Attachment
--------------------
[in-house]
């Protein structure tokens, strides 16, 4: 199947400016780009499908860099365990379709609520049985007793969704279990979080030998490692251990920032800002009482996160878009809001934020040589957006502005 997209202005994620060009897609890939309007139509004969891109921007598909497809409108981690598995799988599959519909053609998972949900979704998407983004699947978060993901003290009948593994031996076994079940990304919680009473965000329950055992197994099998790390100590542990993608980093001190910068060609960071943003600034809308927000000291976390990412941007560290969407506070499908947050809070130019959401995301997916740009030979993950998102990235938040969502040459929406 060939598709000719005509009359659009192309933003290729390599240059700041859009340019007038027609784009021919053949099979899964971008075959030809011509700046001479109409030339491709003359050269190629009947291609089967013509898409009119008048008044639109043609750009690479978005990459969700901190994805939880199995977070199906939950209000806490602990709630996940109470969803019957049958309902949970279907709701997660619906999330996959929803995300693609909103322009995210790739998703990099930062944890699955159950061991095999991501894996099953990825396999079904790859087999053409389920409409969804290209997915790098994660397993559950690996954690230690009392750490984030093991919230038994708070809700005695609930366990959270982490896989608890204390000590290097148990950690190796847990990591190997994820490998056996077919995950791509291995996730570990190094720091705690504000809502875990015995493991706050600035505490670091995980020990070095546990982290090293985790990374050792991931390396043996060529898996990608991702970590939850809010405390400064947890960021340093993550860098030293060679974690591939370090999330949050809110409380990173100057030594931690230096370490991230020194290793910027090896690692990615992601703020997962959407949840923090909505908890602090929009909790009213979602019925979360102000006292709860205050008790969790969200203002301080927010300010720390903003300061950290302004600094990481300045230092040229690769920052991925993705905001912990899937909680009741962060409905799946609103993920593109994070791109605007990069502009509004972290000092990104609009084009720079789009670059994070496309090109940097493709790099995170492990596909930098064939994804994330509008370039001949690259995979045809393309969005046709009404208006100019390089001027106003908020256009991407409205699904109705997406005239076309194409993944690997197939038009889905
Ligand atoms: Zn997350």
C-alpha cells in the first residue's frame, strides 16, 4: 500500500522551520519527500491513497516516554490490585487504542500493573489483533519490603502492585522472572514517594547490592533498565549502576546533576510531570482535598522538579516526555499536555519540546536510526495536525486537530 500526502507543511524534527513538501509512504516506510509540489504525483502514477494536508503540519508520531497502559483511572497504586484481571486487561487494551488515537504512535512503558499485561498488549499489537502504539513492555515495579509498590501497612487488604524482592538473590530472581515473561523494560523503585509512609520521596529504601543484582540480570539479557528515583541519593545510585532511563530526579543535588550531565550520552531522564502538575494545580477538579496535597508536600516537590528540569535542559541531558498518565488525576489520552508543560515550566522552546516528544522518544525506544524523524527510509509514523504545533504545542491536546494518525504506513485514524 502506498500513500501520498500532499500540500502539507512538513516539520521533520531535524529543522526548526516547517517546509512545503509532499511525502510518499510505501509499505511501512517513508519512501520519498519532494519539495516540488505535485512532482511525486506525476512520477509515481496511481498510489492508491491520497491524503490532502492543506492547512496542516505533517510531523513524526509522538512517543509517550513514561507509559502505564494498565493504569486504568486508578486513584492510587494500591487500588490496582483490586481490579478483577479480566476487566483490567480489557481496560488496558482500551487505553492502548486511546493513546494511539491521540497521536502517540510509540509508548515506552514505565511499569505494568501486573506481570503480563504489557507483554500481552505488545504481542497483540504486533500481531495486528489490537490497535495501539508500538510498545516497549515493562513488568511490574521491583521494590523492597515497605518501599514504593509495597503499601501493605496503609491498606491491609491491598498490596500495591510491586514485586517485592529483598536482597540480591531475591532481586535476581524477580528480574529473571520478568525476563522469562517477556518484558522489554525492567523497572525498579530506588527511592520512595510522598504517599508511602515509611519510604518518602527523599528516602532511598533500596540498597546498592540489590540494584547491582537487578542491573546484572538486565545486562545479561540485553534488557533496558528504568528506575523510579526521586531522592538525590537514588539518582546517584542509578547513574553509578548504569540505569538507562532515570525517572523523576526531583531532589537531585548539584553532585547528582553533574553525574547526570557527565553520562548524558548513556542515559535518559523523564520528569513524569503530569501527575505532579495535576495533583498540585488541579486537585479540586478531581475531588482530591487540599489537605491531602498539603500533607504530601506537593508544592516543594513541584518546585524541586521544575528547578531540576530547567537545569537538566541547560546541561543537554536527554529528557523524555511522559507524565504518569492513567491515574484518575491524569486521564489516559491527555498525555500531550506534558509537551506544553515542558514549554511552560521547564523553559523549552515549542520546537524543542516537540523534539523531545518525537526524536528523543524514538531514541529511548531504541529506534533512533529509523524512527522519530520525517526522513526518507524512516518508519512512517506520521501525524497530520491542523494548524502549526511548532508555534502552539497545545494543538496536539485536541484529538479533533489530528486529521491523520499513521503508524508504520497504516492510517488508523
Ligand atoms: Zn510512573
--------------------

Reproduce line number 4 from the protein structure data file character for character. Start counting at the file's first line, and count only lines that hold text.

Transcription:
C-alpha cells in the first residue's frame, strides 16, 4: 500500500522551520519527500491513497516516554490490585487504542500493573489483533519490603502492585522472572514517594547490592533498565549502576546533576510531570482535598522538579516526555499536555519540546536510526495536525486537530 500526502507543511524534527513538501509512504516506510509540489504525483502514477494536508503540519508520531497502559483511572497504586484481571486487561487494551488515537504512535512503558499485561498488549499489537502504539513492555515495579509498590501497612487488604524482592538473590530472581515473561523494560523503585509512609520521596529504601543484582540480570539479557528515583541519593545510585532511563530526579543535588550531565550520552531522564502538575494545580477538579496535597508536600516537590528540569535542559541531558498518565488525576489520552508543560515550566522552546516528544522518544525506544524523524527510509509514523504545533504545542491536546494518525504506513485514524 502506498500513500501520498500532499500540500502539507512538513516539520521533520531535524529543522526548526516547517517546509512545503509532499511525502510518499510505501509499505511501512517513508519512501520519498519532494519539495516540488505535485512532482511525486506525476512520477509515481496511481498510489492508491491520497491524503490532502492543506492547512496542516505533517510531523513524526509522538512517543509517550513514561507509559502505564494498565493504569486504568486508578486513584492510587494500591487500588490496582483490586481490579478483577479480566476487566483490567480489557481496560488496558482500551487505553492502548486511546493513546494511539491521540497521536502517540510509540509508548515506552514505565511499569505494568501486573506481570503480563504489557507483554500481552505488545504481542497483540504486533500481531495486528489490537490497535495501539508500538510498545516497549515493562513488568511490574521491583521494590523492597515497605518501599514504593509495597503499601501493605496503609491498606491491609491491598498490596500495591510491586514485586517485592529483598536482597540480591531475591532481586535476581524477580528480574529473571520478568525476563522469562517477556518484558522489554525492567523497572525498579530506588527511592520512595510522598504517599508511602515509611519510604518518602527523599528516602532511598533500596540498597546498592540489590540494584547491582537487578542491573546484572538486565545486562545479561540485553534488557533496558528504568528506575523510579526521586531522592538525590537514588539518582546517584542509578547513574553509578548504569540505569538507562532515570525517572523523576526531583531532589537531585548539584553532585547528582553533574553525574547526570557527565553520562548524558548513556542515559535518559523523564520528569513524569503530569501527575505532579495535576495533583498540585488541579486537585479540586478531581475531588482530591487540599489537605491531602498539603500533607504530601506537593508544592516543594513541584518546585524541586521544575528547578531540576530547567537545569537538566541547560546541561543537554536527554529528557523524555511522559507524565504518569492513567491515574484518575491524569486521564489516559491527555498525555500531550506534558509537551506544553515542558514549554511552560521547564523553559523549552515549542520546537524543542516537540523534539523531545518525537526524536528523543524514538531514541529511548531504541529506534533512533529509523524512527522519530520525517526522513526518507524512516518508519512512517506520521501525524497530520491542523494548524502549526511548532508555534502552539497545545494543538496536539485536541484529538479533533489530528486529521491523520499513521503508524508504520497504516492510517488508523